Kleinfeld Owner Says the On-Demand Economy Catches Up to Weddings

wedding dress in box

With consumers increasingly expecting to be able to get anything they want, when they want it, bridal retail is picking up the pace, according to Kleinfeld Bridal, the wedding retailer from TLC’s “Say Yes to the Dress.”

In an interview with PYMNTS, Co-owner Ronnie Rothstein and Consulting Chief Marketing Officer Jennifer Shipe described how consumers’ on-demand expectations are transforming the industry.

For instance, more than ever, brides want of-the-moment dresses that reflect quickly changing trends, as opposed to more timeless styles.

“It’s much more fashion-oriented today in bridal than it was 15 or 20 years ago, and the fashions change more,” Rothstein said. “The fabrics can modify, the embellishments on the fabrics [and] whatever. So, [all the retailers are] trying to speed it up and not get stuck with inventory.”

Moreover, he noted, many consumers want a dress ready in less time than in the past.

“We’re seeing those planning timelines shorten. Gone are the days of, ‘I’m gonna plan two years ahead.’ We’re seeing much, much shorter timelines from when she’s engaged to when she wants to be married,” Shipe said.

Rothstein added that the retailer’s recent launch of Kleinfeld Again, an online marketplace for pre-owned dresses, enables the retailer to offer ready-to-go garments.

Additionally, Shipe noted that, for new dresses, the company has been working with designers and alternations specialists to provide express services to meet this growing demand for short-notice dresses.

Taking a Tip From the Auto Industry

Rothstein and Shipe argued that the launch of the pre-owned marketplace will not cannibalize the retailer’s more premium new dress business, because it serves a different audience or a different use case.

To illustrate this point, Rothstein highlighted the example of the automotive industry.

“There are two separate customers. There’s a customer who goes into a car dealer and leases a new car or purchases a new car. [Then] there’s a customer … who doesn’t necessarily even look at the new car but [studies] the certified pre-owned cars,” Rothstein said.

He added that, while some consumers make a big deal out of dress shopping, bringing along loved ones, toasting with champagne, and celebrating the occasion, there is another type of bride who “sits at home” browsing the web and “looking for a deal.”

Building on the automotive analogy, Shipe cited the example of someone who might drive a pre-owned car for when they are driving around by themself but may buy a new car for family occasions. She argued that, similarly, brides may want multiple dresses. While a bride might buy one dress that is a major splurge for the main event, that bride may seek more affordable options for other wedding occasions.

“We hear that a lot from our teams and from the brides … the trend of multiple dresses for occasions around the wedding for the reception versus the ceremony,” Shipe said. A bride may “want to get luxury at a great rate and a great price for maybe the second dress, or the third dress.”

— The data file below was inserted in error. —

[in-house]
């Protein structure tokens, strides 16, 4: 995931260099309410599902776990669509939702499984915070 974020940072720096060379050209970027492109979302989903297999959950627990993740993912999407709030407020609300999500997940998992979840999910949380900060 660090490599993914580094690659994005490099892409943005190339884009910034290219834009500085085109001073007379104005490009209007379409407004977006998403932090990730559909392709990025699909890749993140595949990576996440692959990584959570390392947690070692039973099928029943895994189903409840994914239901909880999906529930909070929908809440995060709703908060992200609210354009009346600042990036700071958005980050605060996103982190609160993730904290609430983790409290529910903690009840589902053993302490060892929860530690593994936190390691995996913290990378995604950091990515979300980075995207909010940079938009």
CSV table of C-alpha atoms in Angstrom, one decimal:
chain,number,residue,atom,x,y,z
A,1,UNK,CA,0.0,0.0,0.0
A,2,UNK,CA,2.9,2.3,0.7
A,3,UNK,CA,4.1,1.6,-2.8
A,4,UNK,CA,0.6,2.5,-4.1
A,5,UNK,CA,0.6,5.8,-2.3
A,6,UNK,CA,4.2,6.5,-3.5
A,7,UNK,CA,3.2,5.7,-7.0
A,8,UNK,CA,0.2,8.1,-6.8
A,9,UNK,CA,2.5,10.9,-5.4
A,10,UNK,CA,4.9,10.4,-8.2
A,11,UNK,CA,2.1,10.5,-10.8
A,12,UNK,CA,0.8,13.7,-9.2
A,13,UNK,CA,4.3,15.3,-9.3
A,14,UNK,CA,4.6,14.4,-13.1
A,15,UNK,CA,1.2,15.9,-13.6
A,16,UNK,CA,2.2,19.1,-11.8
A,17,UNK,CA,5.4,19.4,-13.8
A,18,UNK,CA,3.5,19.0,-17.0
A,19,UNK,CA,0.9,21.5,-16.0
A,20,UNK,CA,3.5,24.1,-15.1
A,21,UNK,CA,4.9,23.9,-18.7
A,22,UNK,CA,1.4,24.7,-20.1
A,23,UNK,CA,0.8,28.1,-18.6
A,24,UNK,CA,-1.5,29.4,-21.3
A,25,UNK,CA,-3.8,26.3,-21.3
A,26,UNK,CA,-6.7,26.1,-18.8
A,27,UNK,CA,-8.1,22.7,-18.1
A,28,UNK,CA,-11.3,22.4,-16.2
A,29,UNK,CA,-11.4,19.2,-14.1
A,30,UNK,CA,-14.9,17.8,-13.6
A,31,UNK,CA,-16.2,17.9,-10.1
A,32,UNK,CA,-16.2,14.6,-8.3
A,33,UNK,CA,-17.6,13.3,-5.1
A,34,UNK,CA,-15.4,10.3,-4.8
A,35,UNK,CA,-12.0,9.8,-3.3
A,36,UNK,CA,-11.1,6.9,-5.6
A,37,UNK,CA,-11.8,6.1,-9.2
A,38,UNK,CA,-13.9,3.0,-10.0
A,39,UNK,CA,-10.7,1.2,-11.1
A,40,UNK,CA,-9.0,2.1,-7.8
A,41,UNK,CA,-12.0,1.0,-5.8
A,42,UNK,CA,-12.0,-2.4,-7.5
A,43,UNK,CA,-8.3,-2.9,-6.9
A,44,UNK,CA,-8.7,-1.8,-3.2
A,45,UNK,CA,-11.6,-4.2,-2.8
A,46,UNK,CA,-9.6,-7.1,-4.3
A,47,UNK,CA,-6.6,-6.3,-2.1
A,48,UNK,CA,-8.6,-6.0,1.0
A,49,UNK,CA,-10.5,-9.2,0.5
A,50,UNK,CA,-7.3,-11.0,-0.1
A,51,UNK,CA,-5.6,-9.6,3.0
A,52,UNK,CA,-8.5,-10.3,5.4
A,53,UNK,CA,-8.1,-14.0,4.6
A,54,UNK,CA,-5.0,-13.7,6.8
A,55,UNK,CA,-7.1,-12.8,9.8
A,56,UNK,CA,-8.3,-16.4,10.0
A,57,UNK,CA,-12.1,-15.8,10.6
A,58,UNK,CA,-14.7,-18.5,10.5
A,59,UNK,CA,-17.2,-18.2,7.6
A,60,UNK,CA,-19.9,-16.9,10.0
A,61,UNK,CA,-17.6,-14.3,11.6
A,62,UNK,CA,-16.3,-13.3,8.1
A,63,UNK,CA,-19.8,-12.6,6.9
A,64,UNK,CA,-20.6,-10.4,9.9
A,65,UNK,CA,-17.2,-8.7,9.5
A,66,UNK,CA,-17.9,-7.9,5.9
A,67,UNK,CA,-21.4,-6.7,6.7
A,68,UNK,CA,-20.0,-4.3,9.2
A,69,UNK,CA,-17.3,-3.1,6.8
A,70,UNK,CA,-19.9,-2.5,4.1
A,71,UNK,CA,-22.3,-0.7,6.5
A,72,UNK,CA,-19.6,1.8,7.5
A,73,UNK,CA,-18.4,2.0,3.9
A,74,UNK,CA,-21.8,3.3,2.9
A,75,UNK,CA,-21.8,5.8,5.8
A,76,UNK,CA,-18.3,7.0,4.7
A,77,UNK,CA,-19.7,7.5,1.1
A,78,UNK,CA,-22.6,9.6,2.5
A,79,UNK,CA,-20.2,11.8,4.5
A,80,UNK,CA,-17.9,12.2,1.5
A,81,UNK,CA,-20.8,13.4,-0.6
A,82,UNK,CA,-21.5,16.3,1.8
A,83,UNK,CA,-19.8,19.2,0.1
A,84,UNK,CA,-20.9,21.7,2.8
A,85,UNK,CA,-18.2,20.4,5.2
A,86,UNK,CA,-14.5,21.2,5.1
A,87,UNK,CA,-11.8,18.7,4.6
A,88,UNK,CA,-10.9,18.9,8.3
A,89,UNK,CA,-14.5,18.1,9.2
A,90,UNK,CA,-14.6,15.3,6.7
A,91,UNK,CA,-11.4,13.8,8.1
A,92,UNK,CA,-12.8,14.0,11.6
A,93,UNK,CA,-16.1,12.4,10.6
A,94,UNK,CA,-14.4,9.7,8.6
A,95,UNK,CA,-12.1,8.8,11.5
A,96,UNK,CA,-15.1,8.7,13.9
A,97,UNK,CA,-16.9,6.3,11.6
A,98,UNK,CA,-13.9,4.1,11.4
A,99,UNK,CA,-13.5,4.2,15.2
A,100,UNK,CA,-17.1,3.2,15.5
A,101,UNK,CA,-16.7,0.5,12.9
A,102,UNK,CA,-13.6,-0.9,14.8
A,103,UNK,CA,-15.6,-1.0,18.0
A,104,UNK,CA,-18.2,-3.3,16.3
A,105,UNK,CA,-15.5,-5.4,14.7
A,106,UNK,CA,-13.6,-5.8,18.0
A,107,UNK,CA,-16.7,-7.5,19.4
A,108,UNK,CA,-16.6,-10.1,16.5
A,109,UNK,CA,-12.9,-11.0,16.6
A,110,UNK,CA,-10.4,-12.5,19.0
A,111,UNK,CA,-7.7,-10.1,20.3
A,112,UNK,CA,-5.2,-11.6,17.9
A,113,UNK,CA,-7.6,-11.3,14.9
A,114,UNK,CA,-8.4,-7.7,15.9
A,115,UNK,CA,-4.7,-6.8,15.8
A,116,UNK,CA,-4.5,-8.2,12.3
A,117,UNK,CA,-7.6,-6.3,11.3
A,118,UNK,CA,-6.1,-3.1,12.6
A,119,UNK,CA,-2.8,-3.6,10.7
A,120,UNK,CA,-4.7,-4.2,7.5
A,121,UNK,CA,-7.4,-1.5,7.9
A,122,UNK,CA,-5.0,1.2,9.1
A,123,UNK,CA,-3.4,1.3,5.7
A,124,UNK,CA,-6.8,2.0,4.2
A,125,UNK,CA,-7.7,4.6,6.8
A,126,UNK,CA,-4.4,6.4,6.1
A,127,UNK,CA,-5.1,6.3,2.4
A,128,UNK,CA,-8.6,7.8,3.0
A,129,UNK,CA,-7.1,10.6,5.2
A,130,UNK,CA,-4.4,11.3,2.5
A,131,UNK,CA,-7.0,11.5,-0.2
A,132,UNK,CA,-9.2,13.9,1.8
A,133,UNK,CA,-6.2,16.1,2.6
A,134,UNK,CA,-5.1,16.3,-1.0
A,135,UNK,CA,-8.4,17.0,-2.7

Overall, consumers — especially the millennials who make up much of today’s bridal-shopping population — are turning to secondhand retail channels more. Supplemental research from PYMNTS Intelligence’s study “Consumer Inflation Sentiment: Persistent Inflation Rekindles Consumer’s Interest in Secondhand Stores” found that, last year,  52% of millennials increased their resale shopping.

Be Our Guest

Shipe argued that, rather than operating purely in the retail space, bridal shops straddle retail and hospitality, with the industry requiring an in-depth knowledge of the customer and the ability to make them feel tended to and supported.

Rothstein attributes Kleinfeld’s ethos of hospitality to his own upbringing, with his father having built and owned the Eden Roc hotel in Miami Beach in the 1950s — a five-star establishment in which both Rothstein’s father and his father’s business partner “never knew the word no” when it came to serving the customer.

“I grew up in an environment where the limousines were sent to Miami International Airport to pick up the customer. They were brought into the hotel as they walked up the steps,” Rothstein said. “‘Welcome, Mr. And Mrs. Kelly, to the Eden Roc,’ and that’s what we do at Kleinfeld.”

He said the bridal retailer aims to build a personal connection with customers at every step of the purchasing journey.

The move to give customers the celebrity treatment comes as bridal retail increasingly intersect with the actual celebrity world, as Shipe noted, with the retailer’s designers called upon more and more to outfit stars for red-carpet events as bridal and couture “have gotten closer and closer.”

Speaking of celebrities, Rothstein noted that, with hospitality being a two-way street, he learned a lot about service from seeing how stars treated the staff at his father’s hotel.

“Frank Sinatra … was unbelievable to the staff at the hotel. He, Joey Lewis, Nat King Cole, Dina Shore, Barbara Streisand — there are certain people that treated the staff so well. Harry Belafonte treated the staff great. Paul Anka and Bobby Vinton maybe were the best to everybody. They took pictures with everybody. But it’s true that you learned who these people were by how they treated the staff.”

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